Barry e Robin: TV ed interviste per promuovere “Ultimate Bee Gees” - BEE GEES ITALY - Blog & News

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Barry e Robin: TV ed interviste per promuovere “Ultimate Bee Gees”
(di Enzo , 29/10/2009 @ 10:49:29, in Dal web, linkato 1812 volte)

sundaytimes Barry e Robin Gibb hanno programmato una serie di apparizioni televisive (delle quali alcune in diretta dal vivo) ed una serie di interviste in concomitanza con l'uscita della raccolta "Ultimate Bee Gees", prevista per il prossimo 2 novembre. Lo scorso 24 ottobre l'edizione domenicale del quotidiano inglese "Times" (Sunday Times) ha pubblicato un'intervista ai due fratelli. L'intervista (ed un sondaggio) è disponibile su timesonline.uk

Si inizia Il 31 ottobre con la presenza nella popolare trasmissione televisiva inglese "Strictly come dancing", in onda su BBC1 a partire dalle 19.50. La trasmissione dovrebbe essere disponibile tramite l'iPlayer del sito della BBC ( http://www.bbc.co.uk/programmes/b00mbyy0 ) . Barry e Robin canteranno dal vivo in diretta "You should be dancing".

Il giorno 1 novembre i fratelli Gibb appariranno sulla CBS, nel corso del programma "Sunday Morning", che prevederà una sezione dedicata ai Bee Gees, con un'intervista (registrata) a Barry e Robin.

Il 3 novembre sarà la volta di due interviste televisive trasmesse in Inghilterra. La mattina si inizia con la televisione inglese ITV, sul canale GMTV (l'intervista sarà poi disponibile sul sito web del canale televisivo ( http://www.gm.tv/ ) . Durante il pomeriggio SKY UK trasmetterà un'altra intervista con i due Gibb. Si tratta in entrambi i casi di interviste pre-registrate.

Un'altra apparizione (questa volta dal vivo ed in diretta TV) è prevista il 17 novembre,á quando Robin e Barry si esibiranno nel corso del seguitissimo show della televisione americana ABC, "Dancing with the stars".

Il 18 novembre la televisione tedesca Kabel Eins dedicherà la popolare trasmissione "Number One!" ai Bee Gees, e nel corso del programma sarà trasmessa una intervista (registrata) a Robin e Barry. Recentemente "Number One!" ha visto le presenze degli U2 e dei Bon Jovi.

I Gibb hanno inoltre concesso altre interviste in Inghilterra (Daily Mirror e Daily Telegraph), in Germania (Welt Am Sontag, Bunte, ZDF radio e Cable One), Australia (Sunrise), USA (saranno in seguito precisate) e Giappone (Nihon TV, Fugi TV, Music e Nikkei).

Secondo quanto dichiarato da Robin, Barry è arrivatoáilá28 ottobre in Inghilterra, dove resterà per quasi due settimane. I due Gibb concederanno altre interviste (giornali, radio e TV) proprio in questi giorni in cui anche Barry sarà in Inghilterra. Ulteriori dettagli su queste interviste ed altre iniziative di Robin e Barry saranno rese note quanto prima.

(Fonti: timesonline.uk , robingibb.com, google news )


Barry and Robin: TV and interviews to promote "Ultimate Bee Gees"

Barry and Robin Gibb have planned a series of television appearances (some live) and a series of interviews in conjunction with the release of the "Ultimate Bee Gees" collection, planned for the next 2 November. The last 24 October the sunday edition of the English newspaper "Times" (Sunday Times) has published an interview with two brothers. The interview (and a Bee Gees poll) is available on timesonline.uk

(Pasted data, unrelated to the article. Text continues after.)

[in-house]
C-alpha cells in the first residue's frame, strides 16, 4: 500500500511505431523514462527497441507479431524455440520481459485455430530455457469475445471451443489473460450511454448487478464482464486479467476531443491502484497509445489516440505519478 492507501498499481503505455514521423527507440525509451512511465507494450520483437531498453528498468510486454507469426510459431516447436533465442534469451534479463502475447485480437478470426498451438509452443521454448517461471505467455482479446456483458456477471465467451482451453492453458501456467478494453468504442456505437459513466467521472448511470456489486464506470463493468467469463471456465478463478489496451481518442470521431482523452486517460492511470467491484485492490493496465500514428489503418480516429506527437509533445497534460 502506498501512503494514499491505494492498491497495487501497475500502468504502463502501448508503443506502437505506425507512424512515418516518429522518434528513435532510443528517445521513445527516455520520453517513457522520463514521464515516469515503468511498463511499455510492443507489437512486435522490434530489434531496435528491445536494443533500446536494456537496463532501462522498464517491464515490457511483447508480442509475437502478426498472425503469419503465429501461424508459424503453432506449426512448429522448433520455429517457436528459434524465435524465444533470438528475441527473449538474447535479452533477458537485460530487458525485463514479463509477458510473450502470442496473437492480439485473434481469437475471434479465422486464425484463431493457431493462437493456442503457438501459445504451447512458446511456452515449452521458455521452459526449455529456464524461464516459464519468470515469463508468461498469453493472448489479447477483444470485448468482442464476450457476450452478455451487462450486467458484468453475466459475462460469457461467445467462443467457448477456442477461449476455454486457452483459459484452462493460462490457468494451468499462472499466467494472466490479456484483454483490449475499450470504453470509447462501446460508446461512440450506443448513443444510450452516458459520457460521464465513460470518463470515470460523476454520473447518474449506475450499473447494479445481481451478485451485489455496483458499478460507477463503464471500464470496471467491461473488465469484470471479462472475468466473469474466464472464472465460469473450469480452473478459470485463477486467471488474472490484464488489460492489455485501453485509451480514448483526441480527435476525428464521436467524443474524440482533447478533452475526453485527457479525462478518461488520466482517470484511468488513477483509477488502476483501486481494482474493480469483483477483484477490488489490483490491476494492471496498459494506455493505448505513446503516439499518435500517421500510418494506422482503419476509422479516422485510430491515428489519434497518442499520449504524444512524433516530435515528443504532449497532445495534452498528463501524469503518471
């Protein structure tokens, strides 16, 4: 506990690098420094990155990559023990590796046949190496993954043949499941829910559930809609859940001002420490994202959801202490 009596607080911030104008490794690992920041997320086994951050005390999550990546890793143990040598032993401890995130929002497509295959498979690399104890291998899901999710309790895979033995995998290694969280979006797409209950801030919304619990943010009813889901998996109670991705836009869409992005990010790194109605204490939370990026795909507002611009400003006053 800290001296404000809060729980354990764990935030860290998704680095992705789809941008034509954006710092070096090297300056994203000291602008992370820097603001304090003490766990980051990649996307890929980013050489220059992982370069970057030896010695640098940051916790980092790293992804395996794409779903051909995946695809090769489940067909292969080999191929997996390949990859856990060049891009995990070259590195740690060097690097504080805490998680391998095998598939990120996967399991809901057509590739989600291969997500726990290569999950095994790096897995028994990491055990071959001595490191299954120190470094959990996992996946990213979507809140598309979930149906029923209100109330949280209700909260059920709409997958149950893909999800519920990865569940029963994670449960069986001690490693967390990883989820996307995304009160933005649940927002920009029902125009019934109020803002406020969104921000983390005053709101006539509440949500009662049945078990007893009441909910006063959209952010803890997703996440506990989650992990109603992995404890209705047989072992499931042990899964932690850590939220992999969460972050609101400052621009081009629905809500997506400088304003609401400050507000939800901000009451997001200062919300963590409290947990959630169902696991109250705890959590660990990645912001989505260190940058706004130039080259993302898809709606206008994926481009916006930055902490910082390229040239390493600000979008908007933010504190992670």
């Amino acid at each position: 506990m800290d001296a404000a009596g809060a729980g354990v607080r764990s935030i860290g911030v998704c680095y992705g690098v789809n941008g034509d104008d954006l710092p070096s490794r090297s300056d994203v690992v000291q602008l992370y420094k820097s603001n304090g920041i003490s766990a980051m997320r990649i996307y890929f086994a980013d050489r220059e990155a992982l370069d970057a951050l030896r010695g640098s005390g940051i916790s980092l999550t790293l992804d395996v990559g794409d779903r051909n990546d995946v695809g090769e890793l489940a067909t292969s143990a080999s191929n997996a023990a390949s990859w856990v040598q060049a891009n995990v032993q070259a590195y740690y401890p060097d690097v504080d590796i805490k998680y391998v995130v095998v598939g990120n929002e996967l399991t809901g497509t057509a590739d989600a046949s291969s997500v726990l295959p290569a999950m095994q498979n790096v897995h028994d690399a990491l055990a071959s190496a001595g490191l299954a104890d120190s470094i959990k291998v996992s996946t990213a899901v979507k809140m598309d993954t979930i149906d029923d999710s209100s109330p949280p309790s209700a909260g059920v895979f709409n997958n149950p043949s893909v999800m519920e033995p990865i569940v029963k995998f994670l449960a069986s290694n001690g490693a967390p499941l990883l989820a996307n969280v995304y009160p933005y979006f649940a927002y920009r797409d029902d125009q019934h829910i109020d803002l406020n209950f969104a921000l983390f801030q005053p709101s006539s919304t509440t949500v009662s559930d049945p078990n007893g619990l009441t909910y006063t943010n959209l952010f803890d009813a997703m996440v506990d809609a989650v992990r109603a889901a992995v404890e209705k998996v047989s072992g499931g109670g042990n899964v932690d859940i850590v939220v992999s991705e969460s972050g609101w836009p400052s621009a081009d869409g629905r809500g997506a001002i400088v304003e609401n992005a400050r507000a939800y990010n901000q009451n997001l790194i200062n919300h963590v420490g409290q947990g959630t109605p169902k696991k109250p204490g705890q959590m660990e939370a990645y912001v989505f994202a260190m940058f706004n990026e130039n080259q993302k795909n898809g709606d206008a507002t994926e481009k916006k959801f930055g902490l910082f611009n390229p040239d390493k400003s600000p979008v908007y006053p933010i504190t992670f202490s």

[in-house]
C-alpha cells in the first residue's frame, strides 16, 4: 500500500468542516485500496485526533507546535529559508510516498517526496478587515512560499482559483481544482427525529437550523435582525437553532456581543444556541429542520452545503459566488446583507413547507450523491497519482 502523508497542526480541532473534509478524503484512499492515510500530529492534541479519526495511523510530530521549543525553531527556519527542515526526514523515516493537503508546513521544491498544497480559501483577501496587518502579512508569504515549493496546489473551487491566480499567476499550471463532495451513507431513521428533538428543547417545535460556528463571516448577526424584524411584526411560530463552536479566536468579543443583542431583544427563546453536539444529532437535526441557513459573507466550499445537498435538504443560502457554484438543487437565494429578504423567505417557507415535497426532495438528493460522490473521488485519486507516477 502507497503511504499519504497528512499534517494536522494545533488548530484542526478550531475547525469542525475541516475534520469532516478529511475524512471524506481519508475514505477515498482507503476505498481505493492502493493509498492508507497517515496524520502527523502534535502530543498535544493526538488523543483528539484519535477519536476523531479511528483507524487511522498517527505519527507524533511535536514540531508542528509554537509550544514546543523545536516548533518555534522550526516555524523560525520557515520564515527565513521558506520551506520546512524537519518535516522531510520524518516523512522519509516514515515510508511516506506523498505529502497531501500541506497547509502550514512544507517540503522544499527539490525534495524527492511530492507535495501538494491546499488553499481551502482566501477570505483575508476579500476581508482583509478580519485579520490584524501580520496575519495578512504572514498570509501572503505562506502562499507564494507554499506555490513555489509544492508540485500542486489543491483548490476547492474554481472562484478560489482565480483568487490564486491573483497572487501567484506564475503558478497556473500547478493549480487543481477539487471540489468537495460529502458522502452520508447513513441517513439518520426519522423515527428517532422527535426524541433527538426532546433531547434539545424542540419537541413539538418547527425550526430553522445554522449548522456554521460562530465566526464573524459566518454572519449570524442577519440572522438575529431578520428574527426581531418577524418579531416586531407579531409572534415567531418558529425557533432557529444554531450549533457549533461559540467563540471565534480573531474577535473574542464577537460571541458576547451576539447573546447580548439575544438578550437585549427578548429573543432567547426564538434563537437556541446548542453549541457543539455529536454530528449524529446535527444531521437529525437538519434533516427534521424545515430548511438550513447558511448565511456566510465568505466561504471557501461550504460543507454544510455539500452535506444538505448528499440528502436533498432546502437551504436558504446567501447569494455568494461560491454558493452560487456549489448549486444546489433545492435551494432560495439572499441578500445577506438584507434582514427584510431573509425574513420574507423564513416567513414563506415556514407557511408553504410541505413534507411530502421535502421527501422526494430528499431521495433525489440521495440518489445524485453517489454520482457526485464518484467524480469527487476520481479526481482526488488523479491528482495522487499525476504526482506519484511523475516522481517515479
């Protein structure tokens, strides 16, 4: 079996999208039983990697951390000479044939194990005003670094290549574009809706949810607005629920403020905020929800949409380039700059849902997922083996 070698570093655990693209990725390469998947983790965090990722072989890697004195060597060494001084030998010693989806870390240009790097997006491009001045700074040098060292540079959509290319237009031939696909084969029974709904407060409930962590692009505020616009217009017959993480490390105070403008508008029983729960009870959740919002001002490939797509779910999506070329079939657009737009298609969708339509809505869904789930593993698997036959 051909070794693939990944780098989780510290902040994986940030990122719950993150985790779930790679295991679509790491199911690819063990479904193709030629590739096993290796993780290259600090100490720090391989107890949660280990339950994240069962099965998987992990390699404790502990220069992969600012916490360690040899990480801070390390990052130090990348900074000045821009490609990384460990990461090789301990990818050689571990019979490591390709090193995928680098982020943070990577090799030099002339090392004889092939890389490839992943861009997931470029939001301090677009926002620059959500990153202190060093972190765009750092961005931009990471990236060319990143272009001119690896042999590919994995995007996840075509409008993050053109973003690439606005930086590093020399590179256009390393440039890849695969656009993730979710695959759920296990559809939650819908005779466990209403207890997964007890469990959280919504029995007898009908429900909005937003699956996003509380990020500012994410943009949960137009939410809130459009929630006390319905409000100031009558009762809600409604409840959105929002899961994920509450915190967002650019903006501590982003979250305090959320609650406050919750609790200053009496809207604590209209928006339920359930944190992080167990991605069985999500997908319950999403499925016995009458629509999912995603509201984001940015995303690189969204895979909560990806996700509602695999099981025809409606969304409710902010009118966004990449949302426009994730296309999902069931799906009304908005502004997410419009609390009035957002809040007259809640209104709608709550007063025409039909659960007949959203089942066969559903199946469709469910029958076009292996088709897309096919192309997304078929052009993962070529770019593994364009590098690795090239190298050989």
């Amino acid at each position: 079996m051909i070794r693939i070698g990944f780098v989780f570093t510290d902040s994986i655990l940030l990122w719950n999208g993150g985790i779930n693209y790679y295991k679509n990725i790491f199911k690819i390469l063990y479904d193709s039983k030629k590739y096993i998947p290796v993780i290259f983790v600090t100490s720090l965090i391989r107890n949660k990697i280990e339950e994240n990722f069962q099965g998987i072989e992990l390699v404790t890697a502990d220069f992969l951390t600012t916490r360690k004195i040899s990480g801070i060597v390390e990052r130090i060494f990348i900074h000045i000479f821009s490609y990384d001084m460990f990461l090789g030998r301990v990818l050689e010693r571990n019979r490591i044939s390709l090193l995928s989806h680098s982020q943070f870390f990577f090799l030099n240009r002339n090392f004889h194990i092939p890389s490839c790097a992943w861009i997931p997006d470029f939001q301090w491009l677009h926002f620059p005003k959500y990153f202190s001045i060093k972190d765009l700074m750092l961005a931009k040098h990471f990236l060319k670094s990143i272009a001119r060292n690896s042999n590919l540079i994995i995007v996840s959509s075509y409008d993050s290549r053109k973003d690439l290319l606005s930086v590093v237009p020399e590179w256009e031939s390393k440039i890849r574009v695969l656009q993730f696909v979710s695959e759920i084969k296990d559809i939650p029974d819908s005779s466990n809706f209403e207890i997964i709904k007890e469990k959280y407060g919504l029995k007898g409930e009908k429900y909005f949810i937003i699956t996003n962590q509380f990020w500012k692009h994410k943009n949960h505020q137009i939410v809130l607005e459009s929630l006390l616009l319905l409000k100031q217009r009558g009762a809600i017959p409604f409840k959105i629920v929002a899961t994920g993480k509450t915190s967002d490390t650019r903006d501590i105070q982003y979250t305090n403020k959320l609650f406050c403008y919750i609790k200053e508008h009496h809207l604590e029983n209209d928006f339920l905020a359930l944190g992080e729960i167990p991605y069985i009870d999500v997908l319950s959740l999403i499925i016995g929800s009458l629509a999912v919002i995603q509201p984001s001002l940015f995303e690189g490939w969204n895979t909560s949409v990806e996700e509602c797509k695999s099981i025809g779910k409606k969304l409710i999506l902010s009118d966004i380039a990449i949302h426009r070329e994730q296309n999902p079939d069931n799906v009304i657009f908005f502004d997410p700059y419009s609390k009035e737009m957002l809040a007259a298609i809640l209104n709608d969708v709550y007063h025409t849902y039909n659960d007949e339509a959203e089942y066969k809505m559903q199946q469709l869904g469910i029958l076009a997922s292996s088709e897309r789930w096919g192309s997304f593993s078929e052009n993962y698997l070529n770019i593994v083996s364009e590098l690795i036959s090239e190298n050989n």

You begin on 31 October with the presence in the English popular broadcastá "Strictly as dancing" aired on BBC1 from 19.50 (GMT +1) . The show should be available through the site of the BBC iPlayer (http://www.bbc.co.uk/programmes/b00mbyy0) . Barry and Robin will sing live "You should be dancing".

Day 1 November, Gibb brothers will appear on the CBS during the "Sunday Morning" programme, that will provide a section dedicated to the Bee Gees, with an interview (pretaped) Barry and Robin.

3 November will be the time of two television interviews transmitted in England. The morning begins with English television ITV, channel GMTV (the interview is then available on the website of the television channel (http://www.gm.tv/).) During the afternoon SKY UK will pass an interview with the two Gibb. It is in both cases of pretaped interviews.

An appearance (this time live in TV) is planned on 17 November, when Robin and Barry perform ongoing very popular American television ABC show, "Dancing with the stars" .

On 18 November German television Kabel Eins will dedicate the popular transmission "Number One!" to the Bee Gees, and in the course of the show will be aired an interview (registered) with Robin and Barry. "Number One!" has recently dedicated to U2 and Bon Jovi.

The Gibb have also granted other interviews in England (Daily Mirror and Daily Telegraph), Germany (Welt Am Sontag, Bunte, radio ZDF and Cable One), Australia (Sunrise), USA (will be soon specified) and in Japan (Nihon TV, Fugi TV, Music and Nikkei).

As stated by Robin, Barry arrivedáonáá28 October in England, where will remain for almost two weeks. The two Gibb will grant other interviews (newspapers, radio and TV) precisely in these days where Barry will be in England. Details about these interviews and other initiatives of Robin and Barry will be disclosed as soon as possible.

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"The Bee Gees: 50 years on - Robin and Barry Gibb talk about 50 years of the band, from tragedy to how they changed the world" (Rob Fitzpatrick, Times)

ult Robin and Barry Gibb are so overpoweringly familiar that just sitting opposite them feels odd. Robin, now 59 and still pencil-thin, is the sharper, the more protective of the two. Robin's the one you can imagine having an actual stand-up fight in defence of the Bee Gees' good name, while Barry, 63, seems rather more relaxed, beatific even, his snow-white hair artfully draped over his shoulders, a small smile never far from his lips.

The pair arrange themselves on the long black sofas at the back of Studio A at Hit Factory, in Miami, looking entirely at home. Of course, they should do - in the mid-1970s, Barry, Robin and their late brother, Maurice, pretty much moved in here to create some of the biggest-selling records of all time.

By that time, they had already enjoyed enormous success as a neo-psychedelic pop-rock group signed to the same management company as the Beatles. Then they had split. Then they had suffered three full years without a single hit. It's a long, long way from being in such a crushing slump that you're reduced to banging out gags between your oldies in a Yorkshire variety club to writing and recording a soundtrack album that sells in excess of 30m copies, but the Bee Gees made that journey in just three years.